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Summations begin in Rutgers webcam spying trial

NEW BRUNSWICK, N.J. — A former Rutgers University student accused of using a webcam to spy on his roommate’s intimate encounter with another man is a kid, not a criminal, his lawyer said Tuesday in closing arguments before stopping abruptly.

Steven Altman fell ill an hour into his final presentation to the jury, and the rest of the summation was delayed until 1 p.m.

Altman told jurors that Dharun Ravi was surprised to turn on his webcam and see his roommate in an intimate situation with another man. He emphasized that there was no recording, no broadcast and no YouTube video of the encounter.

And he said that Ravi was not acting out of hatred of his roommate or gays in general.

“If there’s hate in Dharun’s heart, if there’s ugliness in Dharun’s heart,” Altman, fighting a cold and speaking with an uncharacteristically soft voice, asked jurors, “Where’s there some information and some evidence to support it?”

Ravi faces 15 criminal counts, including invasion of privacy and bias intimidation. His roommate, Tyler Clementi, committed suicide by jumping off the George Washington Bridge in September 2010, days after the alleged spying.

Prosecutors are expected to make their closing arguments later in the day. Jurors are expected to start deliberating by Wednesday.

They heard about 30 witnesses over 12 days of testimony in the trial. They did not hear testimony from Ravi himself, though they did see video of a statement he gave to police.

Altman spent parts of his first hour poking holes in the credibility and memory of two of the state’s key witnesses, both Rutgers students who said Ravi came to their room and showed them how to access video from his webcam.

He read a text message from Ravi that contained a vulgarity that’s been repeated other times in the trial. But interest in the closings meant that the word was carried live on at least two cable television outlets.

There’s no dispute that Ravi saw a brief snippet of video streamed live from his webcam to the laptop of a friend in her dorm room on Sept. 19, 2010.

The friend, Molly Wei, said Clementi and his guest — identified in the trial only by the initials M.B. — were fully clothed and kissing at the time.

Ravi posted a Twitter message that night that concluded: “I saw him making out with a dude. Yay.”

Altman characterized that as an attempt to talk about something that surprised him — an example of immaturity, perhaps, but not a criminal act.

Later, Wei showed some other students the video. They said the men had removed their shirts, and that the webstream was turned off after mere seconds. Wei was initially charged, but later entered a pretrial intervention program that could allow her to avoid jail time and a criminal record if she complies with a list of conditions.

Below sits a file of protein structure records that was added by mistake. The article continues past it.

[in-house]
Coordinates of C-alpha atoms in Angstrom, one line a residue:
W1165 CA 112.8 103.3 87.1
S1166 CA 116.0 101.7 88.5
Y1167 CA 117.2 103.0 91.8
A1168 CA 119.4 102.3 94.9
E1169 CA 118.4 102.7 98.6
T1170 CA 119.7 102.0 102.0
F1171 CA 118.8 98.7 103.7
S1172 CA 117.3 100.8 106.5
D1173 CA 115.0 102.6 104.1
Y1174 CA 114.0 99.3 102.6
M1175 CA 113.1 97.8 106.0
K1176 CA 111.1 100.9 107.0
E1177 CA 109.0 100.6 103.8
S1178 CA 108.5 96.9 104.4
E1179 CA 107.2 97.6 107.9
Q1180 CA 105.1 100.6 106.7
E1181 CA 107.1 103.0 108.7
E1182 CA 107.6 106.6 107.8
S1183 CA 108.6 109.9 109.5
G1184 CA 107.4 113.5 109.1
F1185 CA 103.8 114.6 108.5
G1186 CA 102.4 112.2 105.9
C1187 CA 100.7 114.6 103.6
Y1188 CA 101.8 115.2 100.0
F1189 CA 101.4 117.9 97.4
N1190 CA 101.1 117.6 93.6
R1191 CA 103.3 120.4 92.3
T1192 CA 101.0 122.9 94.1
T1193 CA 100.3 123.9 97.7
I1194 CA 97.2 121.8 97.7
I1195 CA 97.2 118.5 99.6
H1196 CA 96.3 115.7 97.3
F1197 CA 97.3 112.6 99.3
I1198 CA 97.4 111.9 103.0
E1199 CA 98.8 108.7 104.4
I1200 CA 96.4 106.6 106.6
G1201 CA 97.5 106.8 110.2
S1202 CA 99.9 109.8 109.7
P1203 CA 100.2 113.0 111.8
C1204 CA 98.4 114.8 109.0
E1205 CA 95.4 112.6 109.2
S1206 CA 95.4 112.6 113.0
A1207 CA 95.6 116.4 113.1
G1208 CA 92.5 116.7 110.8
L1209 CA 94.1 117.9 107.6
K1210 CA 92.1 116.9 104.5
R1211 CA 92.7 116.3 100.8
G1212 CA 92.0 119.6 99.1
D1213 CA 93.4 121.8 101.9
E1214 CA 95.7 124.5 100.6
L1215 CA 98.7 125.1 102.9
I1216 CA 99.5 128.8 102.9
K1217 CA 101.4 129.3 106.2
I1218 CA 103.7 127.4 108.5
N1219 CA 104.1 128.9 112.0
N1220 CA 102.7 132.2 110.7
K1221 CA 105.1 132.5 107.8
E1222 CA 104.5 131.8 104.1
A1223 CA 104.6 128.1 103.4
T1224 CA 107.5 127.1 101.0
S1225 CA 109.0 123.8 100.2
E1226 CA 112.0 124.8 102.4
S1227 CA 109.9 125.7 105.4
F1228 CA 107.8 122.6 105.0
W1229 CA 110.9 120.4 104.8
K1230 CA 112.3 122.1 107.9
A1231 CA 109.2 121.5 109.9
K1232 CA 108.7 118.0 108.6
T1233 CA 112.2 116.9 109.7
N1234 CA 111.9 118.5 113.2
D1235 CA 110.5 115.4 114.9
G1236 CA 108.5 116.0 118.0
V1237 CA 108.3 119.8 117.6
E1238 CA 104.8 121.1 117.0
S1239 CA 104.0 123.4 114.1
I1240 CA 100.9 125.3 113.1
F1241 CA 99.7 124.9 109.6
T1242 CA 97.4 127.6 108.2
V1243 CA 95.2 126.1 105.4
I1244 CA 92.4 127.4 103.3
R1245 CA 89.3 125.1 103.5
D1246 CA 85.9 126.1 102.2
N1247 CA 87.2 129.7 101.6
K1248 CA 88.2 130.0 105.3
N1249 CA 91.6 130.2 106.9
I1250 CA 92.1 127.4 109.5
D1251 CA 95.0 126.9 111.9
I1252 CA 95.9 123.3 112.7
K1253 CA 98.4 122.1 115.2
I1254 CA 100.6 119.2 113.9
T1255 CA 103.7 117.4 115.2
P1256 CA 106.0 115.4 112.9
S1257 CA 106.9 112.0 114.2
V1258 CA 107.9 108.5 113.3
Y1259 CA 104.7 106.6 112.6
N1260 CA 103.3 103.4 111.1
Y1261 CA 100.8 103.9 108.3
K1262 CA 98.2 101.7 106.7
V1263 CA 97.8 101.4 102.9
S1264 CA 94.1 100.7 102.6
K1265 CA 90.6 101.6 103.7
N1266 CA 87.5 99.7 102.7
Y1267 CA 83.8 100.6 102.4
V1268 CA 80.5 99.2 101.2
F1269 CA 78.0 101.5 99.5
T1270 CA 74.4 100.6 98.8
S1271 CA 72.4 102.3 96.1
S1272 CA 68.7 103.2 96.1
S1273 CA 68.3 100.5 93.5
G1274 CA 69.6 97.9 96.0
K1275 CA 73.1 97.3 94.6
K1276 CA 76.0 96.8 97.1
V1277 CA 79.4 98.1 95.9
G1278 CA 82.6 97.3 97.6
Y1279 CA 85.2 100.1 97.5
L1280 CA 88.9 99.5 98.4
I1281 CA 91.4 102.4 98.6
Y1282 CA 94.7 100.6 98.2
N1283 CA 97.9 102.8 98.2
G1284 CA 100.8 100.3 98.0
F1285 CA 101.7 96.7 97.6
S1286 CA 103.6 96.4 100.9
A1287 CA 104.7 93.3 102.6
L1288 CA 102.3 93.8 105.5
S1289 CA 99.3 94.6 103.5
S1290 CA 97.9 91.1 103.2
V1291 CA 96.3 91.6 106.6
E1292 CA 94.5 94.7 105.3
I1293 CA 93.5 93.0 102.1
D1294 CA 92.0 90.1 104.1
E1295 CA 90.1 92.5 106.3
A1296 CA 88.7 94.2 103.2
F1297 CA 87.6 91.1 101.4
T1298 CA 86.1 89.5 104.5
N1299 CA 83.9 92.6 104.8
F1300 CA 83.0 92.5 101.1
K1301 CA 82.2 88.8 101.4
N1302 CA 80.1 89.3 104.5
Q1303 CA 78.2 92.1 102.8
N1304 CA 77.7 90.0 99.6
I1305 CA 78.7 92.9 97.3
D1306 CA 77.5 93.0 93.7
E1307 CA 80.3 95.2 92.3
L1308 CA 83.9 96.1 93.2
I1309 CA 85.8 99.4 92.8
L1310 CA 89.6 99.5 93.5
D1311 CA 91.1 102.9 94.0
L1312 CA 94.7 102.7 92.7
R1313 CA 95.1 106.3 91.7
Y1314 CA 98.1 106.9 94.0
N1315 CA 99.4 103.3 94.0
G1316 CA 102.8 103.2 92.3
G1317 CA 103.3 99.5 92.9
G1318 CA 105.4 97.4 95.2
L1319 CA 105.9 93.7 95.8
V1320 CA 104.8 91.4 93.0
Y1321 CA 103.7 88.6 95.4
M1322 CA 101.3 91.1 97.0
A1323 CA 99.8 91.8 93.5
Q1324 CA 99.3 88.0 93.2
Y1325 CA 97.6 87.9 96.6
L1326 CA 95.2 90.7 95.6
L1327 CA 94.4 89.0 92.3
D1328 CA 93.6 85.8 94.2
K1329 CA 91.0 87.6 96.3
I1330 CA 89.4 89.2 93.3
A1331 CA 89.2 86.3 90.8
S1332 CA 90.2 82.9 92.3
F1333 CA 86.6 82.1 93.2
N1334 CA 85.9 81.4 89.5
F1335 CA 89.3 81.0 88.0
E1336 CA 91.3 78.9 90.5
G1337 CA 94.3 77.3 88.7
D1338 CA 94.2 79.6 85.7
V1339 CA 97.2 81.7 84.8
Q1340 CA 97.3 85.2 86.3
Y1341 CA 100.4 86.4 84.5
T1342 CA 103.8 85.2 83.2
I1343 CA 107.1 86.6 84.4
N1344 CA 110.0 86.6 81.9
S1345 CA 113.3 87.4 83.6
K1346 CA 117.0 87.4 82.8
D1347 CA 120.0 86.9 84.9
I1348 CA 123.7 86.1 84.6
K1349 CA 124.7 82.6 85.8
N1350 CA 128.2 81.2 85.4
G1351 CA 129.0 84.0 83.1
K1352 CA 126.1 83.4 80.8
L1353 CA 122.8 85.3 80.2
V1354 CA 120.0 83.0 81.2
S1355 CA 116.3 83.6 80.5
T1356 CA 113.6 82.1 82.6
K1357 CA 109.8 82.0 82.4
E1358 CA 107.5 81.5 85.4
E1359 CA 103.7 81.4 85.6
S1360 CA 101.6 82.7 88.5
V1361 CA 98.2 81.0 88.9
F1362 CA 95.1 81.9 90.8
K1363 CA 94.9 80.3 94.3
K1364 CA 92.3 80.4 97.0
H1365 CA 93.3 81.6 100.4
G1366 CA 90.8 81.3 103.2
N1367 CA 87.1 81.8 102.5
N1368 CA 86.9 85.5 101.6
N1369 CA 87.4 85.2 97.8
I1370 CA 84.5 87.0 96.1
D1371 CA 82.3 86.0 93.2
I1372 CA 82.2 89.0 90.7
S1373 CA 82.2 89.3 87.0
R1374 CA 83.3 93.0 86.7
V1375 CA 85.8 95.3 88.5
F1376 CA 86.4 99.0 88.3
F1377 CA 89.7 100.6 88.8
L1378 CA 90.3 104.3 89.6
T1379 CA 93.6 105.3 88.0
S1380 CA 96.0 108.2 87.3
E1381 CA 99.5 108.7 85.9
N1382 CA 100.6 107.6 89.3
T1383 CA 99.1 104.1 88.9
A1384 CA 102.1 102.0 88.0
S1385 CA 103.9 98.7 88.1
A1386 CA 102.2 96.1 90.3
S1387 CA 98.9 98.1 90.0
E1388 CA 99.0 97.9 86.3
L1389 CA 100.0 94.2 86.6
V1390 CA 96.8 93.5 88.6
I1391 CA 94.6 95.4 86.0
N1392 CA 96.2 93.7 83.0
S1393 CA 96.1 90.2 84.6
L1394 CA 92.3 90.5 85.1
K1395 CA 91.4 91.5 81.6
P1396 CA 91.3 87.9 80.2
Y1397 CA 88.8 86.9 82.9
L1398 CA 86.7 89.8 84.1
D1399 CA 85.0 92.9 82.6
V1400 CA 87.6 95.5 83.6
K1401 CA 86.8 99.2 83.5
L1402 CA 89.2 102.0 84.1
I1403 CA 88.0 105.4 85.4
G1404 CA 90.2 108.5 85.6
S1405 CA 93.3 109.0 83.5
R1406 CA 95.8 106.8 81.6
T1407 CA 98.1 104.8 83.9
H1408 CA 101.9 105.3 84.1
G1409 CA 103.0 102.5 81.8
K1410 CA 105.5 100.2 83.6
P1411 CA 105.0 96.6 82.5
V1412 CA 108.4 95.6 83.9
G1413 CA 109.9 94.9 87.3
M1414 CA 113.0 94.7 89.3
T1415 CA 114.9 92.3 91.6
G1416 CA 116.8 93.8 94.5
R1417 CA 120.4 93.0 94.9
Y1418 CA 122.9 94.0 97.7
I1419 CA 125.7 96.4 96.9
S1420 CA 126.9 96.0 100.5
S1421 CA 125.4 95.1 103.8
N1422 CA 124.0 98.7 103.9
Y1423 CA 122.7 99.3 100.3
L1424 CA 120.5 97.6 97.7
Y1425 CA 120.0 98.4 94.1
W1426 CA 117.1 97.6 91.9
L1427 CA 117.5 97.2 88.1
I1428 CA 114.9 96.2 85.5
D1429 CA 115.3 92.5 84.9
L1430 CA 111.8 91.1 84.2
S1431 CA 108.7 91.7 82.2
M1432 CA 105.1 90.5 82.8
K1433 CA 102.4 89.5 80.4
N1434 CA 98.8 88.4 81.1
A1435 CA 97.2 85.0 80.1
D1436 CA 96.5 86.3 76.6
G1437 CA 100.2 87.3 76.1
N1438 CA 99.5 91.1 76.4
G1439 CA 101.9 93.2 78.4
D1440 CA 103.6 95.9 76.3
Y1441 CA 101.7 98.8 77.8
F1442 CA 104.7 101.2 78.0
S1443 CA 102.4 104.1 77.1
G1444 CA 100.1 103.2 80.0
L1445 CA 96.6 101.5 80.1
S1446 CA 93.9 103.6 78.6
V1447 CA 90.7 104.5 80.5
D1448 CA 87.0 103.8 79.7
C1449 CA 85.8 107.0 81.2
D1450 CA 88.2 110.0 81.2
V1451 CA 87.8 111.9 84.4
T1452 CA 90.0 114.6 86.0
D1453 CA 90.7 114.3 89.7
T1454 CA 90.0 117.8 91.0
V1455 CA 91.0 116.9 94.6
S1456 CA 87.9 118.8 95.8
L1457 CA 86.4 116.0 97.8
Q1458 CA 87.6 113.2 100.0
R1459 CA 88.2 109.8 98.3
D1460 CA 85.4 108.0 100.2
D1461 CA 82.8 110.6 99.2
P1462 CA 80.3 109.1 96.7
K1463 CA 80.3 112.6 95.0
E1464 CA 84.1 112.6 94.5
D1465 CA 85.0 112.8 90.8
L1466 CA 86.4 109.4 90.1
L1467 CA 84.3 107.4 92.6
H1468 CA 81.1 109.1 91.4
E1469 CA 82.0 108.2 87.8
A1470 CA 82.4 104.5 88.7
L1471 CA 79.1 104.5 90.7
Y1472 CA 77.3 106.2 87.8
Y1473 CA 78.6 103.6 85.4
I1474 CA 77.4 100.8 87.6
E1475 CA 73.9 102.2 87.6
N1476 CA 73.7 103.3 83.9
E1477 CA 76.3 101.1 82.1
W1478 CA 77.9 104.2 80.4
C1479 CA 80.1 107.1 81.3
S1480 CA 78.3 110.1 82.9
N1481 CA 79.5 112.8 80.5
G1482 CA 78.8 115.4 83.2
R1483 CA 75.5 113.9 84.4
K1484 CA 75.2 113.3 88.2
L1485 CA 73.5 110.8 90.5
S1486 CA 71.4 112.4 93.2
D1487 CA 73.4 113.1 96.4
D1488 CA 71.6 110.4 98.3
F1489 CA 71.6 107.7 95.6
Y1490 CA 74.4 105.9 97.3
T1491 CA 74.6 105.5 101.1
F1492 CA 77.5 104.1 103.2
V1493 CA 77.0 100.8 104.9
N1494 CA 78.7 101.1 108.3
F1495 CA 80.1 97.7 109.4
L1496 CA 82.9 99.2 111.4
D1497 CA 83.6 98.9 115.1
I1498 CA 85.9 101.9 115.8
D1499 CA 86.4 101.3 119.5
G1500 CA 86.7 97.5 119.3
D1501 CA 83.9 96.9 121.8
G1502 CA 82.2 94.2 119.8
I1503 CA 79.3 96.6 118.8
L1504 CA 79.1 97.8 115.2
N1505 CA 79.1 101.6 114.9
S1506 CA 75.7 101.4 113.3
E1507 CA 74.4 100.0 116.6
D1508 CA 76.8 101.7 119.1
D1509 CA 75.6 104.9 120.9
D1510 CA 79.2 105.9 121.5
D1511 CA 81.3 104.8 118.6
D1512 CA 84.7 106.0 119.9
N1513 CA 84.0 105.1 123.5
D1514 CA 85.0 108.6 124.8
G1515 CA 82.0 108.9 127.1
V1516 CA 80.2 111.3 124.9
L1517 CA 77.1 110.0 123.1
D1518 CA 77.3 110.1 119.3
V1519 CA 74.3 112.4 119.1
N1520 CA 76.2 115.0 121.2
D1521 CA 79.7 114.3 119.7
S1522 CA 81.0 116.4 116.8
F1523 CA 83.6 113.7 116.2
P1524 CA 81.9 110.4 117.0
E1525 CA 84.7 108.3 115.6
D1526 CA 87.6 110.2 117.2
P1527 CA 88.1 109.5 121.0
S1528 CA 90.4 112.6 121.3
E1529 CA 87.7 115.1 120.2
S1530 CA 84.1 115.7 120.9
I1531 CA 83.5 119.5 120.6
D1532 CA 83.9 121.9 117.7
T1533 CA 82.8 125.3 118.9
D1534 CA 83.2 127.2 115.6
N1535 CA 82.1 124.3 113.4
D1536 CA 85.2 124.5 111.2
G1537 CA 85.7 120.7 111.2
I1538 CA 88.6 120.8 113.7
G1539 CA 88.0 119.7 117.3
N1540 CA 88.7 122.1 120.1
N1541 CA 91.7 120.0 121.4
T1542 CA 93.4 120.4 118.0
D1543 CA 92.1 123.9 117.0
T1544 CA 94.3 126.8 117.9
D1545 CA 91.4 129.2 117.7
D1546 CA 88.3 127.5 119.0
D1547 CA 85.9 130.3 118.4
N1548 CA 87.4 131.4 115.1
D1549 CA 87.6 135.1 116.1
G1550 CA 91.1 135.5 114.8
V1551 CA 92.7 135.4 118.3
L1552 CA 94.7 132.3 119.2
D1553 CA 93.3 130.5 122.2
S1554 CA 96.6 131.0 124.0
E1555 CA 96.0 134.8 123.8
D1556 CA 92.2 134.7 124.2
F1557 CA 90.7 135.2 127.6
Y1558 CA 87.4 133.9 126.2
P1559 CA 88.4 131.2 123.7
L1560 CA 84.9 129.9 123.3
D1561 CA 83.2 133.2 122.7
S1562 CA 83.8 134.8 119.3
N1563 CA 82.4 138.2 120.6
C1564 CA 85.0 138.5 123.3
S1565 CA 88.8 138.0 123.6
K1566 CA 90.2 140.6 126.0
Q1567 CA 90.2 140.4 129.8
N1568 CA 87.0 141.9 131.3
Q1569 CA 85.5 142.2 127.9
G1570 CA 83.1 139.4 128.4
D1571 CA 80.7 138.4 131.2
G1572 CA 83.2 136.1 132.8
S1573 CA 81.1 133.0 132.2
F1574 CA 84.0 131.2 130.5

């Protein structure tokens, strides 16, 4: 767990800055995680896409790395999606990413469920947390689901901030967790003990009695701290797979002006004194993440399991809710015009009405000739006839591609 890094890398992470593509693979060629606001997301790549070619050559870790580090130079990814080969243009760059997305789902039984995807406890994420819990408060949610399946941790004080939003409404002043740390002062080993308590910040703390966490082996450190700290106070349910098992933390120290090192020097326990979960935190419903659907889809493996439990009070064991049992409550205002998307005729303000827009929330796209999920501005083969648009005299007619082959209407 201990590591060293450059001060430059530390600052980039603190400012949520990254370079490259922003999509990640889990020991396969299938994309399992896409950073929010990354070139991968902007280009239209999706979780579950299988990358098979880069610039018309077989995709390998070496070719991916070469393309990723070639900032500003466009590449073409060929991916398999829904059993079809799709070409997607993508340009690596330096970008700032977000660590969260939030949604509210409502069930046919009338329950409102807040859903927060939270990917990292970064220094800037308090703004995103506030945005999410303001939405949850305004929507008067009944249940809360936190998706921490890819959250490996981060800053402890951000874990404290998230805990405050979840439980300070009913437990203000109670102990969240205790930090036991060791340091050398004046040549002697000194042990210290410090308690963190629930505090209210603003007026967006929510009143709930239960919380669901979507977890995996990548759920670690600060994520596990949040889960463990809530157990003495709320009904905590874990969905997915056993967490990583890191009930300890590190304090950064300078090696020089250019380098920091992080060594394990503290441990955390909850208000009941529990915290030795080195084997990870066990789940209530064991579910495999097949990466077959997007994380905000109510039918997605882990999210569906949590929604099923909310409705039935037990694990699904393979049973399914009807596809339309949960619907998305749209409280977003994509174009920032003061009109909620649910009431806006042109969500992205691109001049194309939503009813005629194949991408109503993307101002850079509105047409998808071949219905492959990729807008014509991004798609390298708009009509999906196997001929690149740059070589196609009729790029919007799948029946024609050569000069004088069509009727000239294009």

Two days after the first incident, Clementi asked for the room alone again.

This time, Ravi tweeted: “Yes, it’s happening again” and “dared” followers to connect with his computer to video chat. There was testimony that he told one friend that there was going to be a “viewing party” at Rutgers.

But there was no webcast. Ravi’s lawyers say it’s because he disabled his computer before Clementi had M.B. over. And witnesses placed Ravi at Ultimate Frisbee practice for most of the time he was asked to stay away from his room.

In his summation, Altman noted that none of Ravi’s roughly 150 Twitter followers seemed to take action after seeing his tweets. “Not one attempt to see anything, what does it tell you? Nobody cares and nobody’s taking it very seriously.”

Judge Glenn Berman said Monday that some of the charges are difficult because they have not been frequently tested by higher courts.

After jurors left for the day, Berman made rulings on the instructions he will give them. But he wasn’t fully confident that an appeals court would not view things differently, especially regarding the bias intimidation law. “I could be wrong,” he told lawyers. “I said this statue to me is muddled. It could be written better.”

The challenge for jurors could be deciding whether the laws apply to what Ravi is alleged to have done.

One of the invasion-of-privacy charges accuses Ravi of viewing exposed private parts or sex acts — or a situation where someone might reasonably expect to see them.

Another accuses him of recording or disseminating the images to others. There’s no evidence that the webstream was recorded, and witnesses said Ravi wasn’t there when Wei opened the webstream for other students.

The bias intimidation charges could also be complicated. Ravi can be convicted of intimidation if he’s also found guilty of an underlying invasion-or-privacy charge. Two of the four charges of that crime are second-degree crimes punishable by up to 10 years in prison.

Each of those charges says Ravi committed invasion of privacy — or attempted to — out of malice toward gays — or that Clementi believed he was targeted because of his sexuality.

Prosecutors will point to his Twitter postings about his roommate and testimony that Ravi expressed some worries about having a gay roommate. They may also point out that Clementi viewed Ravi’s Twitter page 38 times in the last two days of his life as evidence that Clementi believed, at least, that Ravi was anti-gay.

But defense lawyers will try to rebut that by referring to testimony from several friends of his who testified that he never said anything bad about gays generally — and that he mostly had good things to say about Clementi.

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